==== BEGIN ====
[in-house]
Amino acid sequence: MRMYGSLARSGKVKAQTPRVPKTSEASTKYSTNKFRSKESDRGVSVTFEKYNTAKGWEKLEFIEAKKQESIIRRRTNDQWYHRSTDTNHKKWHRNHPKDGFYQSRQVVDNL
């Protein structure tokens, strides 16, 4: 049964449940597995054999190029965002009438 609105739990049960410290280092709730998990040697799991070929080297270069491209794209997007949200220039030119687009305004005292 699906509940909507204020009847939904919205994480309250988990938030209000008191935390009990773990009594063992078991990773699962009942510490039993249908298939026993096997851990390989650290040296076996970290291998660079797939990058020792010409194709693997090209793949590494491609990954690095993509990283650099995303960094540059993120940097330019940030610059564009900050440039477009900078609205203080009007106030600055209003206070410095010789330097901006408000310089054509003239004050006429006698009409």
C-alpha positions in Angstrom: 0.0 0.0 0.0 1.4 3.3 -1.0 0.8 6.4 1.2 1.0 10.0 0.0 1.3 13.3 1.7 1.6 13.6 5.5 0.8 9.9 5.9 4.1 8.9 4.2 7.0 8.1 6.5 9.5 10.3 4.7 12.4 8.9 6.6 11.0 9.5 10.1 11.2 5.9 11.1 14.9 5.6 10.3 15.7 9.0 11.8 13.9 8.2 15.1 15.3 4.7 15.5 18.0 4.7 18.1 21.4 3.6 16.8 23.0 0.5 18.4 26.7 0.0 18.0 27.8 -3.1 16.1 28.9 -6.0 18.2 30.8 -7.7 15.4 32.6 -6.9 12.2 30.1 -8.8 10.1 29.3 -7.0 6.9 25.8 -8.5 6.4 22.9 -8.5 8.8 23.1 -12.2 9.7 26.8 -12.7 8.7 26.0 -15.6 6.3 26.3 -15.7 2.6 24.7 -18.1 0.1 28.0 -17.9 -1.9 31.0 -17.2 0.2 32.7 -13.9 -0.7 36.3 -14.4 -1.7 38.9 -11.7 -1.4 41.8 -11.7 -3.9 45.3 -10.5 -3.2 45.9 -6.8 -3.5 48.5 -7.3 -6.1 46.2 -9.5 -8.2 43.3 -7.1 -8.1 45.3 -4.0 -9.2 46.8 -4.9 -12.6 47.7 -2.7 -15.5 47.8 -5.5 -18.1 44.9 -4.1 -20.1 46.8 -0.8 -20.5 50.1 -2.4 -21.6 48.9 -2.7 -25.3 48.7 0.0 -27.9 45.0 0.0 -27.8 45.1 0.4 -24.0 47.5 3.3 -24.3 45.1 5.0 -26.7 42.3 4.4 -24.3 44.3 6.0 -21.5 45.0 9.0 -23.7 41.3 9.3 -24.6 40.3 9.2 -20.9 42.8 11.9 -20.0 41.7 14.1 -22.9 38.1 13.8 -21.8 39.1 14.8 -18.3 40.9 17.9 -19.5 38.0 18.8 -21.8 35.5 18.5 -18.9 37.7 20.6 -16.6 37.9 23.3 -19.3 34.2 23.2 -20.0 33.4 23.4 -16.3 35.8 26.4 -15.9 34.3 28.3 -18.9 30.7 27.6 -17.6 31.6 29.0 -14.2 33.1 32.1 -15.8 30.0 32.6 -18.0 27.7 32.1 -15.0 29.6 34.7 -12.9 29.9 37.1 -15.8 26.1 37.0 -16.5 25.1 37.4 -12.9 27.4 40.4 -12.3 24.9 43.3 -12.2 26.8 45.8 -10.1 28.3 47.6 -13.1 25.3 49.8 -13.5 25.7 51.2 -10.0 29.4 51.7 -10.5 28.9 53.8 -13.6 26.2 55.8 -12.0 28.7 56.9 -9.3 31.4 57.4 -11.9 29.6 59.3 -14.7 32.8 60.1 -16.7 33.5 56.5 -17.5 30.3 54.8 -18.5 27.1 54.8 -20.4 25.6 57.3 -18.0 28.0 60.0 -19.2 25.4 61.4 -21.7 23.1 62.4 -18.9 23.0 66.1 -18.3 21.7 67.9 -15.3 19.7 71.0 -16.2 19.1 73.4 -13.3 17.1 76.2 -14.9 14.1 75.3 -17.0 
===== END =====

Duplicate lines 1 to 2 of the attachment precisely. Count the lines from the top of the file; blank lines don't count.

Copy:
[in-house]
Amino acid sequence: MRMYGSLARSGKVKAQTPRVPKTSEASTKYSTNKFRSKESDRGVSVTFEKYNTAKGWEKLEFIEAKKQESIIRRRTNDQWYHRSTDTNHKKWHRNHPKDGFYQSRQVVDNL